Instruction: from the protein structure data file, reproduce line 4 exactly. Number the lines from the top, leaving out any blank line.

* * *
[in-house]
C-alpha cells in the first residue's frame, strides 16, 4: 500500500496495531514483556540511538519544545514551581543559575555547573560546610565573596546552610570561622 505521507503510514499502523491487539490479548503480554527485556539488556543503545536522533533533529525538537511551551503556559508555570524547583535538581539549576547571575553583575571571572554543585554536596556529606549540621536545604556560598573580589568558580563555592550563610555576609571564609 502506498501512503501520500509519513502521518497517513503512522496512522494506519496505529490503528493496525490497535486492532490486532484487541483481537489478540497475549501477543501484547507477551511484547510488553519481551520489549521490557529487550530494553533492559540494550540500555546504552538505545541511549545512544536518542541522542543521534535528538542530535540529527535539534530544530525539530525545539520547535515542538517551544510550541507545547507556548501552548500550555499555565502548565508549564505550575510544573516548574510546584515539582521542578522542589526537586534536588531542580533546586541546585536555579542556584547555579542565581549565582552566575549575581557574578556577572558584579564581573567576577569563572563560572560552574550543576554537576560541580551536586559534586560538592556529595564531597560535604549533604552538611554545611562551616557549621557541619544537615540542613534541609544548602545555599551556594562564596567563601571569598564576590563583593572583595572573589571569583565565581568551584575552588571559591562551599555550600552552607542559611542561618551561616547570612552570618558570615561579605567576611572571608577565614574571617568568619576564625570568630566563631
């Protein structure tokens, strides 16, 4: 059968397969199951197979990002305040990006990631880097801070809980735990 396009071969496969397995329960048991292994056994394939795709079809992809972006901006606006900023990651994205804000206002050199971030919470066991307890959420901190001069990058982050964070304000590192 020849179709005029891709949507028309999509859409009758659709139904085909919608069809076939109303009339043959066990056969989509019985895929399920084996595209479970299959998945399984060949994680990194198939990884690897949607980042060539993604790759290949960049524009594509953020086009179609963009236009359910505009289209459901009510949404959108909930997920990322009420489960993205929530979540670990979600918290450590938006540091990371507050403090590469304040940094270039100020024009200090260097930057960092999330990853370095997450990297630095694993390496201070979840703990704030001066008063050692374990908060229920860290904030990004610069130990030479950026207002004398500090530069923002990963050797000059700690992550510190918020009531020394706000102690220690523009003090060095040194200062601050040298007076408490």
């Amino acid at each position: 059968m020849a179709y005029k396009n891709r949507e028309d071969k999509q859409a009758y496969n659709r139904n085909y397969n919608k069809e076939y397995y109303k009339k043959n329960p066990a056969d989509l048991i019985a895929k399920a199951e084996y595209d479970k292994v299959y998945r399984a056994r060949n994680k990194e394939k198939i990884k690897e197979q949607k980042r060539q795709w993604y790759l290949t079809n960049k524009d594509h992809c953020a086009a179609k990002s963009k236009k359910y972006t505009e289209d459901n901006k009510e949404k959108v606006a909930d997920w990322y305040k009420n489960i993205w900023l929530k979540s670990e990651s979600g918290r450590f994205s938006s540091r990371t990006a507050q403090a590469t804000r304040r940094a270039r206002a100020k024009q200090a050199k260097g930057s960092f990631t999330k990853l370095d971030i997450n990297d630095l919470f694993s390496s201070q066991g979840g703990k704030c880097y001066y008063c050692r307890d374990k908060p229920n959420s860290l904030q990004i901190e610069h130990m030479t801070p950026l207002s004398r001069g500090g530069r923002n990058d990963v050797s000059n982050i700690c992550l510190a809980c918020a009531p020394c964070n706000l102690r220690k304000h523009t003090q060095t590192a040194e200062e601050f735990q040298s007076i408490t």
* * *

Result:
């Amino acid at each position: 059968m020849a179709y005029k396009n891709r949507e028309d071969k999509q859409a009758y496969n659709r139904n085909y397969n919608k069809e076939y397995y109303k009339k043959n329960p066990a056969d989509l048991i019985a895929k399920a199951e084996y595209d479970k292994v299959y998945r399984a056994r060949n994680k990194e394939k198939i990884k690897e197979q949607k980042r060539q795709w993604y790759l290949t079809n960049k524009d594509h992809c953020a086009a179609k990002s963009k236009k359910y972006t505009e289209d459901n901006k009510e949404k959108v606006a909930d997920w990322y305040k009420n489960i993205w900023l929530k979540s670990e990651s979600g918290r450590f994205s938006s540091r990371t990006a507050q403090a590469t804000r304040r940094a270039r206002a100020k024009q200090a050199k260097g930057s960092f990631t999330k990853l370095d971030i997450n990297d630095l919470f694993s390496s201070q066991g979840g703990k704030c880097y001066y008063c050692r307890d374990k908060p229920n959420s860290l904030q990004i901190e610069h130990m030479t801070p950026l207002s004398r001069g500090g530069r923002n990058d990963v050797s000059n982050i700690c992550l510190a809980c918020a009531p020394c964070n706000l102690r220690k304000h523009t003090q060095t590192a040194e200062e601050f735990q040298s007076i408490t």